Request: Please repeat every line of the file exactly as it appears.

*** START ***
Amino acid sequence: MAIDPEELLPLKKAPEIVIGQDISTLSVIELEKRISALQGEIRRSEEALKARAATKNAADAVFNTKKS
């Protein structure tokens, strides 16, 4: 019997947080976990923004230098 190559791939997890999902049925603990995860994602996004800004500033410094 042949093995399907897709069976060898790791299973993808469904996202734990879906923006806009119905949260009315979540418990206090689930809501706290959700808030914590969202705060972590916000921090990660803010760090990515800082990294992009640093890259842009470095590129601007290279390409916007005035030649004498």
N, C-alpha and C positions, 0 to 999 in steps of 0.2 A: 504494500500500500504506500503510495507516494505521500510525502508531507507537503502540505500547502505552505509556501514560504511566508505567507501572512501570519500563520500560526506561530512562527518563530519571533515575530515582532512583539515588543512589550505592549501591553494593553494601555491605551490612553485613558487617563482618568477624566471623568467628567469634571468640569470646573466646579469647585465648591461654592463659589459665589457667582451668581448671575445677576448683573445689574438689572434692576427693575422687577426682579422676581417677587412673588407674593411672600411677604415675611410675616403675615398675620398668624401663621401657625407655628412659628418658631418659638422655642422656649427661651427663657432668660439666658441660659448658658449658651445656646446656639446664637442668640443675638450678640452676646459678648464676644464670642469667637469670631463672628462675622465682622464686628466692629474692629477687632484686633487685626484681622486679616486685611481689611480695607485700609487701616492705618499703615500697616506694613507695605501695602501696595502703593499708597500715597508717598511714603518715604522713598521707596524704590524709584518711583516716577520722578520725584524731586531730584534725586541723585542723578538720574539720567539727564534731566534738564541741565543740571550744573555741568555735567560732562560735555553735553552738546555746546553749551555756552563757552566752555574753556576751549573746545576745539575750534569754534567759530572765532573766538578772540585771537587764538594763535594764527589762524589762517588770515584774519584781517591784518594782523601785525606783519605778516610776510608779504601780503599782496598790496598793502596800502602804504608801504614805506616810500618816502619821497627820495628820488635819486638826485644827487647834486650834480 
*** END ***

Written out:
Amino acid sequence: MAIDPEELLPLKKAPEIVIGQDISTLSVIELEKRISALQGEIRRSEEALKARAATKNAADAVFNTKKS
């Protein structure tokens, strides 16, 4: 019997947080976990923004230098 190559791939997890999902049925603990995860994602996004800004500033410094 042949093995399907897709069976060898790791299973993808469904996202734990879906923006806009119905949260009315979540418990206090689930809501706290959700808030914590969202705060972590916000921090990660803010760090990515800082990294992009640093890259842009470095590129601007290279390409916007005035030649004498």
N, C-alpha and C positions, 0 to 999 in steps of 0.2 A: 504494500500500500504506500503510495507516494505521500510525502508531507507537503502540505500547502505552505509556501514560504511566508505567507501572512501570519500563520500560526506561530512562527518563530519571533515575530515582532512583539515588543512589550505592549501591553494593553494601555491605551490612553485613558487617563482618568477624566471623568467628567469634571468640569470646573466646579469647585465648591461654592463659589459665589457667582451668581448671575445677576448683573445689574438689572434692576427693575422687577426682579422676581417677587412673588407674593411672600411677604415675611410675616403675615398675620398668624401663621401657625407655628412659628418658631418659638422655642422656649427661651427663657432668660439666658441660659448658658449658651445656646446656639446664637442668640443675638450678640452676646459678648464676644464670642469667637469670631463672628462675622465682622464686628466692629474692629477687632484686633487685626484681622486679616486685611481689611480695607485700609487701616492705618499703615500697616506694613507695605501695602501696595502703593499708597500715597508717598511714603518715604522713598521707596524704590524709584518711583516716577520722578520725584524731586531730584534725586541723585542723578538720574539720567539727564534731566534738564541741565543740571550744573555741568555735567560732562560735555553735553552738546555746546553749551555756552563757552566752555574753556576751549573746545576745539575750534569754534567759530572765532573766538578772540585771537587764538594763535594764527589762524589762517588770515584774519584781517591784518594782523601785525606783519605778516610776510608779504601780503599782496598790496598793502596800502602804504608801504614805506616810500618816502619821497627820495628820488635819486638826485644827487647834486650834480 